Auctioneer on trial for bad checks in Warren, Forrest
Published 12:00 am Thursday, April 1, 2010
HATTIESBURG — It’s a tale of two Jim Durhams — at least, that’s how it was presented Wednesday in Forrest County Circuit Court.
The former vice president of Durham Auctions is on trial for writing more than $225,000 in bad checks for various types of equipment not delivered to multiple customers, with the Warren County Board of Supervisors being duped the most, according to the Forrest County prosecutors.
Durham co-owned Durham Auctions with his father, Don Durham. Richard Winans, Warren County road manager, testified the county had worked with Durham Auctions since the mid-1980s and had sold millions of dollars in equipment through the company.
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The first problem was in 2008 when the county received a check for $125,000, the selling price of a surplus motor grader, and it bounced, said Vicksburg attorney Kenneth Rector who was hired to investigate the matter.
“The $125,000 belongs to the taxpayers, so it was my duty to see what I could do to refund the money or prosecute the person who caused the county not to have these funds,” he testified.
Durham’s signature was on the check and the responsibility his to make sure payment was made, according to prosecutors. Rector said the funds owed to the county were supposed to be in an escrow account, but the account was overdrawn.
“I can think of several reasons why the money is not there, and none of them are good,” Rector testified. “If I’m supposed to have a client’s money in escrow, and it’s not there, then I’m going to have a lot of trouble.”
Durham is charged with four counts of felony bad checks dating to May 2008. DeCarlo Hood, Forrest County assistant district attorney, said Warren County is the largest payee.
Defense attorney Richard Diamond said the case against Durham does not make common sense or business sense. He said the Warren County Board of Supervisors was in business with Durham for more than 20 years with no problems.
“You don’t steal from a 25- or 30-year customer after doing millions of dollars worth of business,” he said. “And you don’t steal a portion of their pocketbook.”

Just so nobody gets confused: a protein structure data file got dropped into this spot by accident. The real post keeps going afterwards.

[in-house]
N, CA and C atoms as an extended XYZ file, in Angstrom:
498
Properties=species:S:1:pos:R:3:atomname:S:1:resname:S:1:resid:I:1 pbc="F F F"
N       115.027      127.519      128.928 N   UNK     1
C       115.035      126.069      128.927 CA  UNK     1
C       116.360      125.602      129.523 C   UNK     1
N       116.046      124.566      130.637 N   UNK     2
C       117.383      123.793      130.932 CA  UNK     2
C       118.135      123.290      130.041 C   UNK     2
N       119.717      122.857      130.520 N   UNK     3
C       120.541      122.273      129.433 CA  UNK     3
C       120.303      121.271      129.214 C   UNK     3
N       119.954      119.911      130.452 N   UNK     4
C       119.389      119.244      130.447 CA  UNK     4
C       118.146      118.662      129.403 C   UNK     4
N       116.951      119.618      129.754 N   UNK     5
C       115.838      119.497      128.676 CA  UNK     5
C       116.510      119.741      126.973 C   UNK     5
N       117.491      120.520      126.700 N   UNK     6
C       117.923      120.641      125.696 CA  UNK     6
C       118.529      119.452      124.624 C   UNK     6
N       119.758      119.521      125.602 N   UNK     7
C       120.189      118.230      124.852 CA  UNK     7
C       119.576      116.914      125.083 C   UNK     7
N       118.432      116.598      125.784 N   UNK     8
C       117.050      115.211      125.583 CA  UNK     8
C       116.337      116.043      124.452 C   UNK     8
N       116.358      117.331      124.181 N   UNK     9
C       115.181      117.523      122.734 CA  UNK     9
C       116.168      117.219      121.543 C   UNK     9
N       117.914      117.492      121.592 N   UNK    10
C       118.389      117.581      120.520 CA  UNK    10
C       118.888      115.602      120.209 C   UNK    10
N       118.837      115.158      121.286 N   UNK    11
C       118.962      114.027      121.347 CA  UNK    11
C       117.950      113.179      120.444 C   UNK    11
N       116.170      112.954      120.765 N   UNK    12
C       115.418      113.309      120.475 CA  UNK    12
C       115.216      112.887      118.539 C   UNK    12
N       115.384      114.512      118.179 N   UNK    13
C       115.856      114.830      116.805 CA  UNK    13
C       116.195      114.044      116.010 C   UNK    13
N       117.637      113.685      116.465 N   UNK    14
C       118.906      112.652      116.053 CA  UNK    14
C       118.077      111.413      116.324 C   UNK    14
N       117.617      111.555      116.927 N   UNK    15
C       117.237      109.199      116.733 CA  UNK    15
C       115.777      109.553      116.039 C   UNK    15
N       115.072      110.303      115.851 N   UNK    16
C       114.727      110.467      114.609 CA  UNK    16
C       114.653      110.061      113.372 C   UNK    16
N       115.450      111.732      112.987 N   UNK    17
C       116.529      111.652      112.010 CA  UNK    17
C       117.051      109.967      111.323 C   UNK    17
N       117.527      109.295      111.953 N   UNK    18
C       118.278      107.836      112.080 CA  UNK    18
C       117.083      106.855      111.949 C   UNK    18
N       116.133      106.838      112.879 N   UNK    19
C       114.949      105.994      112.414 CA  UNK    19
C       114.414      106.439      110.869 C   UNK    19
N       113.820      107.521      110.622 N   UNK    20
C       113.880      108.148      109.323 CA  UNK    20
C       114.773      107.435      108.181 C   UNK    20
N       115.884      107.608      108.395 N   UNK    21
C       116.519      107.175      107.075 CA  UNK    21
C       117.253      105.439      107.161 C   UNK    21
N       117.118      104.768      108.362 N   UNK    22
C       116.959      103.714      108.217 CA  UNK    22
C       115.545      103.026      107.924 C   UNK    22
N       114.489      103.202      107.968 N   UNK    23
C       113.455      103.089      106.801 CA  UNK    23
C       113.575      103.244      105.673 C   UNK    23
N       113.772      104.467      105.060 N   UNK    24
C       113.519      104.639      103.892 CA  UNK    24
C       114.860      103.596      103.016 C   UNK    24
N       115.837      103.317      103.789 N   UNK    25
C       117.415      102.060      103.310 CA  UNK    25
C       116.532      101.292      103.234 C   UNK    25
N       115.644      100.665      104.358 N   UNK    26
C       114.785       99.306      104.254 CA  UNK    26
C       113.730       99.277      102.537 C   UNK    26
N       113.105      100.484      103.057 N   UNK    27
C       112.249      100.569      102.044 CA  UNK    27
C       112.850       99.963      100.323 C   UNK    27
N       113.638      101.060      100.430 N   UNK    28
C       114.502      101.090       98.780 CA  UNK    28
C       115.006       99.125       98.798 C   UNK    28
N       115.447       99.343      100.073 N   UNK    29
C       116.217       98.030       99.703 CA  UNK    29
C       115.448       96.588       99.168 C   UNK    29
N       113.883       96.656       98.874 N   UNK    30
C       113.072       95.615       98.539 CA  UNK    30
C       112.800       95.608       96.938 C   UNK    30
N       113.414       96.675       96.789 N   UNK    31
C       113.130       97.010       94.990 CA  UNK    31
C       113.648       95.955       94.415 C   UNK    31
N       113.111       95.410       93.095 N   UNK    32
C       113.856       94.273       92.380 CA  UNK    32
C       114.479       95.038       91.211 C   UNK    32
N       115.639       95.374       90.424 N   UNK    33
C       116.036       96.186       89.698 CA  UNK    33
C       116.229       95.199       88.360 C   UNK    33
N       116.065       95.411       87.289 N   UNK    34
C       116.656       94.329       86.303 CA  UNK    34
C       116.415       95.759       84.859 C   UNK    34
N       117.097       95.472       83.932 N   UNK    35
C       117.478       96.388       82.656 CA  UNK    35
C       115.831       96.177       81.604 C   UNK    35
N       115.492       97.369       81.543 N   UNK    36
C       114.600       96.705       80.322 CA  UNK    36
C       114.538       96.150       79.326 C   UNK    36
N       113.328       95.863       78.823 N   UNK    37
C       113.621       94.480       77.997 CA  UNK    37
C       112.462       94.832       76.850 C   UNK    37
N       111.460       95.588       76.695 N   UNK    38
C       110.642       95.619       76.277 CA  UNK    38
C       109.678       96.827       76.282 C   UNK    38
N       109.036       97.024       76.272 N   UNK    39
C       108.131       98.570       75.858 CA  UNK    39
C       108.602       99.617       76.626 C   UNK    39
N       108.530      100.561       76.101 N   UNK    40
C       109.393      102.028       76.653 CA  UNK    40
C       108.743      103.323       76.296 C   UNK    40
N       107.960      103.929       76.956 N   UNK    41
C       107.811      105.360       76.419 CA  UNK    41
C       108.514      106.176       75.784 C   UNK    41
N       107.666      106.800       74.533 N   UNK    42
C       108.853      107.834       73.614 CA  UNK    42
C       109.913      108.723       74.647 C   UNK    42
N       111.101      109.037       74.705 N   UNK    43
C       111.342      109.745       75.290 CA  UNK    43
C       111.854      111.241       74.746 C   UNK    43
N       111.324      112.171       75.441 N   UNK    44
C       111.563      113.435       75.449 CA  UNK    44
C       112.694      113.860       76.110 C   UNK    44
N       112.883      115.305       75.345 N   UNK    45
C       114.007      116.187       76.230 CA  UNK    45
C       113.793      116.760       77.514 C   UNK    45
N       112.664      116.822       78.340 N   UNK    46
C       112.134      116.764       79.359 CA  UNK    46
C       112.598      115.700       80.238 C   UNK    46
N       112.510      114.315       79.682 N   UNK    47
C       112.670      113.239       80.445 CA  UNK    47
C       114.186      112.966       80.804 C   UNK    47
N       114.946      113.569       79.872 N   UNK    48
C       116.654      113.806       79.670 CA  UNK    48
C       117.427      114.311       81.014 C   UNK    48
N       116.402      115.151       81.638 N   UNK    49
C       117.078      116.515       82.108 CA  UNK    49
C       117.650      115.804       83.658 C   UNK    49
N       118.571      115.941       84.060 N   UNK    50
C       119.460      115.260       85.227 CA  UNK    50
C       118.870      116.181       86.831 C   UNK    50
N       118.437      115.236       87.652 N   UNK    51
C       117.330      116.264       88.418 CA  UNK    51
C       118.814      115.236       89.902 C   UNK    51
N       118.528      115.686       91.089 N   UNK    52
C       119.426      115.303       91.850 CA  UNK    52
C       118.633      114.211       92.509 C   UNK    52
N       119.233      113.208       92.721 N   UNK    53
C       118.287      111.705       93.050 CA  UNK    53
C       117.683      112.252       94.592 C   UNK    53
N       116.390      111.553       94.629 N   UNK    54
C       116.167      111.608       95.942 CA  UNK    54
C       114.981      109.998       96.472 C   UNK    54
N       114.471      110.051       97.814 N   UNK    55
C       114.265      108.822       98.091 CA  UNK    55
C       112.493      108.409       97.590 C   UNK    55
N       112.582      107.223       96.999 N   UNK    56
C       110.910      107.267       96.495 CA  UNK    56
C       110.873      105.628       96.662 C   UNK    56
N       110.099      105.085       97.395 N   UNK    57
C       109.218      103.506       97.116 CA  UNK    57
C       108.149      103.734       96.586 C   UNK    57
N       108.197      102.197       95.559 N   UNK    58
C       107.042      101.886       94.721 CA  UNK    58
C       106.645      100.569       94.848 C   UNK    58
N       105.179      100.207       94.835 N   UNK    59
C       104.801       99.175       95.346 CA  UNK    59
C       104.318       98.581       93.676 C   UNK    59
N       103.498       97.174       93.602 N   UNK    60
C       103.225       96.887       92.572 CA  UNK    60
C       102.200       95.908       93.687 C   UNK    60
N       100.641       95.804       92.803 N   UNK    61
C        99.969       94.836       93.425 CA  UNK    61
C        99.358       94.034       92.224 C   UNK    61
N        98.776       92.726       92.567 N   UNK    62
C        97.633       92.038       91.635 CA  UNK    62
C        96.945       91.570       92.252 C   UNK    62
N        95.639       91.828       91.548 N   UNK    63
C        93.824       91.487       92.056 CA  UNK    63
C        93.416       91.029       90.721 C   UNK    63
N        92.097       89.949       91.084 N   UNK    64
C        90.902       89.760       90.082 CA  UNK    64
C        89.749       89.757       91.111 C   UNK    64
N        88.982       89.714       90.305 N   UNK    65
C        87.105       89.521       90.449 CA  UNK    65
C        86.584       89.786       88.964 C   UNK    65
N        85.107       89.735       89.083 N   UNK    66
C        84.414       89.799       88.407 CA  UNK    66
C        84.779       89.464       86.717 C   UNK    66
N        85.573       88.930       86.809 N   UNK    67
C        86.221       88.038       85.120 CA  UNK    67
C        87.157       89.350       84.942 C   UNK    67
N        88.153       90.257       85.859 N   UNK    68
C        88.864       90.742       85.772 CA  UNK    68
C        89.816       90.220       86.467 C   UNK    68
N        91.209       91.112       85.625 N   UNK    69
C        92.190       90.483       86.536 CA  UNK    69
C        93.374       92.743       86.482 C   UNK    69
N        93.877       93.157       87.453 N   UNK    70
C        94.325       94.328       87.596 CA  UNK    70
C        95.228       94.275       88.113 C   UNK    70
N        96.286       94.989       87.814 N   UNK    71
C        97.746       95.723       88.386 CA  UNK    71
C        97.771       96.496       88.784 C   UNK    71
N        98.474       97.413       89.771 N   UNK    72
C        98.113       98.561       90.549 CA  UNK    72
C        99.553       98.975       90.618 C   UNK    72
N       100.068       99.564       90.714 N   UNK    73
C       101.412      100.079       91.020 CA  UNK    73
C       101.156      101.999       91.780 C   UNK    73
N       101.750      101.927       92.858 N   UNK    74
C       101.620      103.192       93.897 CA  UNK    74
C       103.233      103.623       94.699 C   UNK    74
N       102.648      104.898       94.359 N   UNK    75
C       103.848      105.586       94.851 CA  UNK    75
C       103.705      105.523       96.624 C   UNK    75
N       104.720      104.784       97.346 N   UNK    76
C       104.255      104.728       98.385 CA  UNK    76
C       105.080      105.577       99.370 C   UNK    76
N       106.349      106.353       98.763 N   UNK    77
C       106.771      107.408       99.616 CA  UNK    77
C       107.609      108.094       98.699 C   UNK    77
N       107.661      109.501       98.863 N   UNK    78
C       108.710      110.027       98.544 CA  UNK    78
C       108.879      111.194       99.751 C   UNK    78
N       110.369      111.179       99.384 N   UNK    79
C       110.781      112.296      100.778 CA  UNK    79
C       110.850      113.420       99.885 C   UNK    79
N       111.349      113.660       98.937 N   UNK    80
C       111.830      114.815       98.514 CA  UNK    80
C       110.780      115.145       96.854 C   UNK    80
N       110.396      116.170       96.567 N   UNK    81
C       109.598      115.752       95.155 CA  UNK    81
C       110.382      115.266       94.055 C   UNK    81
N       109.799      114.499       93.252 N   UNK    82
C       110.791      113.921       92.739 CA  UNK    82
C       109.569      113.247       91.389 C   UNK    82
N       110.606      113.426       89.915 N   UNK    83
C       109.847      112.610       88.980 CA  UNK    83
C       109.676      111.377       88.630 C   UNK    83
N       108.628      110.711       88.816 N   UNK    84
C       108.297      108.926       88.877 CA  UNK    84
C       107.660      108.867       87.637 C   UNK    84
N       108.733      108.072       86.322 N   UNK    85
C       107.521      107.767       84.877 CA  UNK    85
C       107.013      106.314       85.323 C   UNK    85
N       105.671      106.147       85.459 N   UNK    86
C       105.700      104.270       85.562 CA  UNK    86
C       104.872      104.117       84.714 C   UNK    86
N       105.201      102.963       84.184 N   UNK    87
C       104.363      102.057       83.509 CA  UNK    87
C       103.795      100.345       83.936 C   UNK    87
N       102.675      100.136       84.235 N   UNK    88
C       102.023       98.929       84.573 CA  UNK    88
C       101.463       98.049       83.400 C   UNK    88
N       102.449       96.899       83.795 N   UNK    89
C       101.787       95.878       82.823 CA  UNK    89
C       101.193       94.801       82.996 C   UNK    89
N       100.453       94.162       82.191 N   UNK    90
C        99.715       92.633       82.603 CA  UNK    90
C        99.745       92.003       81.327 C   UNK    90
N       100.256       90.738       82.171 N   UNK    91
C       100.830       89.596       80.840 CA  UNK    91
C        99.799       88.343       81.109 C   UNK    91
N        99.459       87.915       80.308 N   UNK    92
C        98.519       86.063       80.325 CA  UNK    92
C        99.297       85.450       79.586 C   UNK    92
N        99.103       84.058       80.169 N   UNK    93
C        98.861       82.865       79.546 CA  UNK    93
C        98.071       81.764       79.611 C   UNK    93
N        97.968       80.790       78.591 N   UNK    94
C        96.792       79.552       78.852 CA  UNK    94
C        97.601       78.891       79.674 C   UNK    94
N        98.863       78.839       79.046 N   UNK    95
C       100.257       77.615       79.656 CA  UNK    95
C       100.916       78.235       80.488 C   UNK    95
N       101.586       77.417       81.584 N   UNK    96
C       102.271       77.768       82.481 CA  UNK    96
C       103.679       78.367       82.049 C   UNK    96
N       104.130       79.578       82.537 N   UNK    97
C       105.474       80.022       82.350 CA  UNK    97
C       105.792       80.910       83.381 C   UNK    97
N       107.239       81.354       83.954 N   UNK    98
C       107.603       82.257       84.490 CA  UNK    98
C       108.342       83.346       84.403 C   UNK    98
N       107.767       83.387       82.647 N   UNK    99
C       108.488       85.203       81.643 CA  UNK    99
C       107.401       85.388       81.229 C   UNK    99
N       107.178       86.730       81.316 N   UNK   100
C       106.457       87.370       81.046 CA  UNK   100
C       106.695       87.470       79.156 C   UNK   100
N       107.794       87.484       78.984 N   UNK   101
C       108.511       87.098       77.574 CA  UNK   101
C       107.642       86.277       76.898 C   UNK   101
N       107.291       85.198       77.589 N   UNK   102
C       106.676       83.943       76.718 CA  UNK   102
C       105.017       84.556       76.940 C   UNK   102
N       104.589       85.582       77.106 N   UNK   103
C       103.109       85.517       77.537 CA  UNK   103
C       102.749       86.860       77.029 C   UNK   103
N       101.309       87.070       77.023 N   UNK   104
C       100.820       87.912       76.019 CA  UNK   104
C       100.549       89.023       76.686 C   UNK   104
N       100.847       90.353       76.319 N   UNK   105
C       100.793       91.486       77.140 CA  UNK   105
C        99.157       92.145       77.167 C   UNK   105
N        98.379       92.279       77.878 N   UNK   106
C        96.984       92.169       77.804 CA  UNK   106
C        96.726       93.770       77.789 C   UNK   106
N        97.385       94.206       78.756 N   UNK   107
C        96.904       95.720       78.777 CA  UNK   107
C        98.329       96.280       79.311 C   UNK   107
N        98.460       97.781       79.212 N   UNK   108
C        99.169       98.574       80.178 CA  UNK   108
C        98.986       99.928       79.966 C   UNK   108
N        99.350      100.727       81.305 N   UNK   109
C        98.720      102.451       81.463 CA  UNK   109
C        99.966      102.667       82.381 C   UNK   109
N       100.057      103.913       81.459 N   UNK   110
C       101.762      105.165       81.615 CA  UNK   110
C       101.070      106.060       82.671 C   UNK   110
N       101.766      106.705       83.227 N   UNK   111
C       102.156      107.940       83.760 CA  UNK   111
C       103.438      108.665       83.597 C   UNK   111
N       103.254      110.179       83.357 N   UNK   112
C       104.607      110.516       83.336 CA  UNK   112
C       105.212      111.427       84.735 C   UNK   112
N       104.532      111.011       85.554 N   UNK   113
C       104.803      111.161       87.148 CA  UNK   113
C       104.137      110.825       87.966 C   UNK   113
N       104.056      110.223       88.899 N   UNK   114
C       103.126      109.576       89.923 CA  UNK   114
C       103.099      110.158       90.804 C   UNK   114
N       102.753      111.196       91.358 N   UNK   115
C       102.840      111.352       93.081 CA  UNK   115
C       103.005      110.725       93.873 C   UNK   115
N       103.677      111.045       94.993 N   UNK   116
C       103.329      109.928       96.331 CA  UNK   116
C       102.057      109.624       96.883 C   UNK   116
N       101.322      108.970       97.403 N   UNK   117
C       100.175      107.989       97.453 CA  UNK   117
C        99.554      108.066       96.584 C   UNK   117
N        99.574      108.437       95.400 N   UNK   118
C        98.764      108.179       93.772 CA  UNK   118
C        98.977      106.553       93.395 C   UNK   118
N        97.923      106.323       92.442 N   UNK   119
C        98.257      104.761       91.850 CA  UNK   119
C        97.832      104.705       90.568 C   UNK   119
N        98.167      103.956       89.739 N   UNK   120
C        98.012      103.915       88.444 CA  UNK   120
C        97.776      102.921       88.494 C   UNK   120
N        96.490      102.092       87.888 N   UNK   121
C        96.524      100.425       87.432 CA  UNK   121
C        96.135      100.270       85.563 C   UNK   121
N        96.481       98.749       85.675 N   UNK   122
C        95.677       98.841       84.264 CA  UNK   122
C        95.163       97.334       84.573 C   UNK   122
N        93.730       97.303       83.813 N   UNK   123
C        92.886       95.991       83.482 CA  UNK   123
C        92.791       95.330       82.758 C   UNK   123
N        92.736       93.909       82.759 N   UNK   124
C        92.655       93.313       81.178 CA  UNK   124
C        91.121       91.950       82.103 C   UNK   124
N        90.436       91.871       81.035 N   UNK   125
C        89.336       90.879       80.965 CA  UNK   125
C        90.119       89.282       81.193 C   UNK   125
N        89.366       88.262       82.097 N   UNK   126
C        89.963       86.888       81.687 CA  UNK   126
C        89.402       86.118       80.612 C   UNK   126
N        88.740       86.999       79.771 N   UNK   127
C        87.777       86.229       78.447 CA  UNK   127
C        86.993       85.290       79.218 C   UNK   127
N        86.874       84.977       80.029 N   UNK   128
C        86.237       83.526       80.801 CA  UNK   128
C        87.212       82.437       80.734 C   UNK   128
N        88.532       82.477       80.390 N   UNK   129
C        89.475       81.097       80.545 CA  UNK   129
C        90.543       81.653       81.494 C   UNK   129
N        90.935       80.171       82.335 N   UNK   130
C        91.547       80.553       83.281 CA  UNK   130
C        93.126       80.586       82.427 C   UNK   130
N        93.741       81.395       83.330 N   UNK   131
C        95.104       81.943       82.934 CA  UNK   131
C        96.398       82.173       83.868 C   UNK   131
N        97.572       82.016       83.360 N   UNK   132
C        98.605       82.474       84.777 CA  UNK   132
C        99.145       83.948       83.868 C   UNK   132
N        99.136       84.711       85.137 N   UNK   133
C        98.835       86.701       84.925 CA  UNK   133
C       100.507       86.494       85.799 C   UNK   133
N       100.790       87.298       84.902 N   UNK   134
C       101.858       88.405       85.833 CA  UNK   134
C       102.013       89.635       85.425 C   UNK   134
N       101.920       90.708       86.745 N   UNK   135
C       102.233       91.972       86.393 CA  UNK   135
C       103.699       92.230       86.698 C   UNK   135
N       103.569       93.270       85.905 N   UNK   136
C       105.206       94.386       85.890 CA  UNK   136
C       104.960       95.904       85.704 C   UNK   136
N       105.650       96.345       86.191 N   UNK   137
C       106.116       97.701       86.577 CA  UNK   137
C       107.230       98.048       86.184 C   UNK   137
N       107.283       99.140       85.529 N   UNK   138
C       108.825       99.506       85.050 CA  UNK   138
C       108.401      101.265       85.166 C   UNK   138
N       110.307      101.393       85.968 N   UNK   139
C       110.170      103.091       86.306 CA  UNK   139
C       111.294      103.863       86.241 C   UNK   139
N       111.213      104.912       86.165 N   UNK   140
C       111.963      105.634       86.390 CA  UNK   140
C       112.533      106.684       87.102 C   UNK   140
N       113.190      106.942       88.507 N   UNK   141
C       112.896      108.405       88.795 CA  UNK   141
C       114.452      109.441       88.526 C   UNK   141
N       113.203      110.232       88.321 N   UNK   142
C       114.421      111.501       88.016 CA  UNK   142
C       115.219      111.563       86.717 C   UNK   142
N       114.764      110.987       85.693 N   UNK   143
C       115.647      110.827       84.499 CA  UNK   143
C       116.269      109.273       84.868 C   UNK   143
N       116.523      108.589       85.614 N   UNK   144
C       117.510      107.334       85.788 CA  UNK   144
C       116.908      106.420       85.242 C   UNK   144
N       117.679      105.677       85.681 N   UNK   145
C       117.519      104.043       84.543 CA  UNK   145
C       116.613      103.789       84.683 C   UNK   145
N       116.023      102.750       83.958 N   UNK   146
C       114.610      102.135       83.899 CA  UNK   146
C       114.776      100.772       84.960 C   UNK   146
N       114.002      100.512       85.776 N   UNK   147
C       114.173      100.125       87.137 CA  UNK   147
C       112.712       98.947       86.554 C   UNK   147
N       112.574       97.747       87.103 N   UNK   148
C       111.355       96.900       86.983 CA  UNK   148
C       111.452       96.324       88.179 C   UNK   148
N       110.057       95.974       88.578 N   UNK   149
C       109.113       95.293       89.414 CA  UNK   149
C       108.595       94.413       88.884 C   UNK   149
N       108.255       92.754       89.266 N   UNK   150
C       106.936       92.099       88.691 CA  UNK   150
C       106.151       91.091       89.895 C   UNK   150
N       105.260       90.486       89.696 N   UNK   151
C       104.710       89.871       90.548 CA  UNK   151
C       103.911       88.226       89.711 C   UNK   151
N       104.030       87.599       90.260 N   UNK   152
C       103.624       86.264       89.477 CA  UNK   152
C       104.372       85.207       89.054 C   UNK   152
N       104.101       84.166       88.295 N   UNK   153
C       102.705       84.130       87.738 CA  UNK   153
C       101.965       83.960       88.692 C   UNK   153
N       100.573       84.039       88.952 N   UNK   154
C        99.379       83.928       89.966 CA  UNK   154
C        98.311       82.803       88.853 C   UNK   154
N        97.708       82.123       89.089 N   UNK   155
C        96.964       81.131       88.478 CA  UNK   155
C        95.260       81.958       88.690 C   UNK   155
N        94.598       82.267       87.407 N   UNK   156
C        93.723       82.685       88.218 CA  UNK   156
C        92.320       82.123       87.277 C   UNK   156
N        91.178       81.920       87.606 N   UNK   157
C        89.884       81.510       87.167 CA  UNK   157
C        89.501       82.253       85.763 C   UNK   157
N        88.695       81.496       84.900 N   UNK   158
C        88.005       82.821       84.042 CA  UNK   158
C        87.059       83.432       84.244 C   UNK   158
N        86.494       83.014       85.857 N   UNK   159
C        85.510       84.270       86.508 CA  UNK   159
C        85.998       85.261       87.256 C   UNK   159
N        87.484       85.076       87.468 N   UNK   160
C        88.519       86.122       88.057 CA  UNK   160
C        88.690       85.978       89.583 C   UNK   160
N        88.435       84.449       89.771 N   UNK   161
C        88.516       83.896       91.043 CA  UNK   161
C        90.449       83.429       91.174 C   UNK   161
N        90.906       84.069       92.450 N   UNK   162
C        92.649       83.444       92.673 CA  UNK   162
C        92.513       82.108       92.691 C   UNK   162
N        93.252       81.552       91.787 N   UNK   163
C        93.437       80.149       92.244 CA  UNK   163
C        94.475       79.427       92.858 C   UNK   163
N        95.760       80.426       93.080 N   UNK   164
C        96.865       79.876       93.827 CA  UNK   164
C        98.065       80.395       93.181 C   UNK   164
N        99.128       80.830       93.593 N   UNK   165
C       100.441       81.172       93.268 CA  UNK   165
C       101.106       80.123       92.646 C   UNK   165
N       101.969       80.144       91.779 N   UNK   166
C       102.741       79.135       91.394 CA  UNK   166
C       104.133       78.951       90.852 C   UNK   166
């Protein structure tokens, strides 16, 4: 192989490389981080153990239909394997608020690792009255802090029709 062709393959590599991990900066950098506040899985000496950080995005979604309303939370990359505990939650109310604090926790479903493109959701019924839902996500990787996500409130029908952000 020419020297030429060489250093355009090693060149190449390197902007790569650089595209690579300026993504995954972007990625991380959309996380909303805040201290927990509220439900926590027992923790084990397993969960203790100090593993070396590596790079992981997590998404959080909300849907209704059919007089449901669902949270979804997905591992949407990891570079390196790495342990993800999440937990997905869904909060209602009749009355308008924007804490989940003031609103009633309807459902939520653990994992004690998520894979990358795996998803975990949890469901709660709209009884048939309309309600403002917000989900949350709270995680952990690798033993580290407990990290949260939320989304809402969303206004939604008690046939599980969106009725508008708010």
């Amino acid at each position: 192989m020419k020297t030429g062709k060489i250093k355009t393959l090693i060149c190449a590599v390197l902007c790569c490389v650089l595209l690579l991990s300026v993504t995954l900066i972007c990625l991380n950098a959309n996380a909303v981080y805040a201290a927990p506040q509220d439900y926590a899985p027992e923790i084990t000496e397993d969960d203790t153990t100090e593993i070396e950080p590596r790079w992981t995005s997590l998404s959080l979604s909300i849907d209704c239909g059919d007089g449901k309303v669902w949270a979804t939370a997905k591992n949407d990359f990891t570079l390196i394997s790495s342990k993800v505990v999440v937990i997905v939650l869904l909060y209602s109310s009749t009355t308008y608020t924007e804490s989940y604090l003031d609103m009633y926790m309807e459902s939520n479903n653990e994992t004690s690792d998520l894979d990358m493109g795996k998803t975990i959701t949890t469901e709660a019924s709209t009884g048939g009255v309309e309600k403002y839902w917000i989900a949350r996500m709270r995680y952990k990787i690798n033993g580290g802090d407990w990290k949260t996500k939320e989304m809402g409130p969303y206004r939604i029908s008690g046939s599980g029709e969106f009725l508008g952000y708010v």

Prosecutors tried to paint Durham, former vice president of Durham Auctions, as a man who defrauded multiple customers of thousands of dollars with bad checks.
Durham’s defense insisted he was just a horrible businessman who made multiple mistakes leading to the bankruptcy of his personal life and family business.
The other three counts involved Southeastern Concrete, Mad Dawg Inc. and Quin-Co Inc. Equipment was sold at auction, a check sent and insufficient funds stamped on the check and returned to the customer.
Durham admitted collecting money at auction, writing the bad checks and receiving the notices of insufficient funds. He said there was no intent to defraud his customers, however.
“In no way, when I sent out checks, did I know that some of them weren’t going to be paid,” he said.
Durham also said money put into escrow accounts from auction revenues were not used for paying salaries, utility bills or travel.
The prosecution accused Durham of paying loans out of the escrow account, which he admitted.
“We paid people from the escrow account who sold items at auction, and we also paid people who we had borrowed money from, and then turn around and borrow more money,” he said.
The auction company and Durham both filed for Chapter 7 bankruptcy in 2008, according to Durham. Diamond revealed that Durham Inc. and Durham collectively owe approximately $15 million to banks and investors — including $8 million owed to private investors.
One of those investors was businessman Marvin Clark, of Olathe, Kan. Clark won a default judgment in the amount of $405,000 on July 1, 2008.
Up until that point, Durham testified, Community Bank had agreed to cover any overdrafts from the company’s escrow account for a fee. However, seven days after the Clark judgment, the bank started sending back checks with insufficient funds, according to Durham.
The prosecution rested in the bad checks case Wednesday. The defense is expected to conclude with a forensic accountant today.
Court will reconvene at 9:30 a.m. under Judge Bob Helfrich.
Ben Piper writes for The Hattiesburg American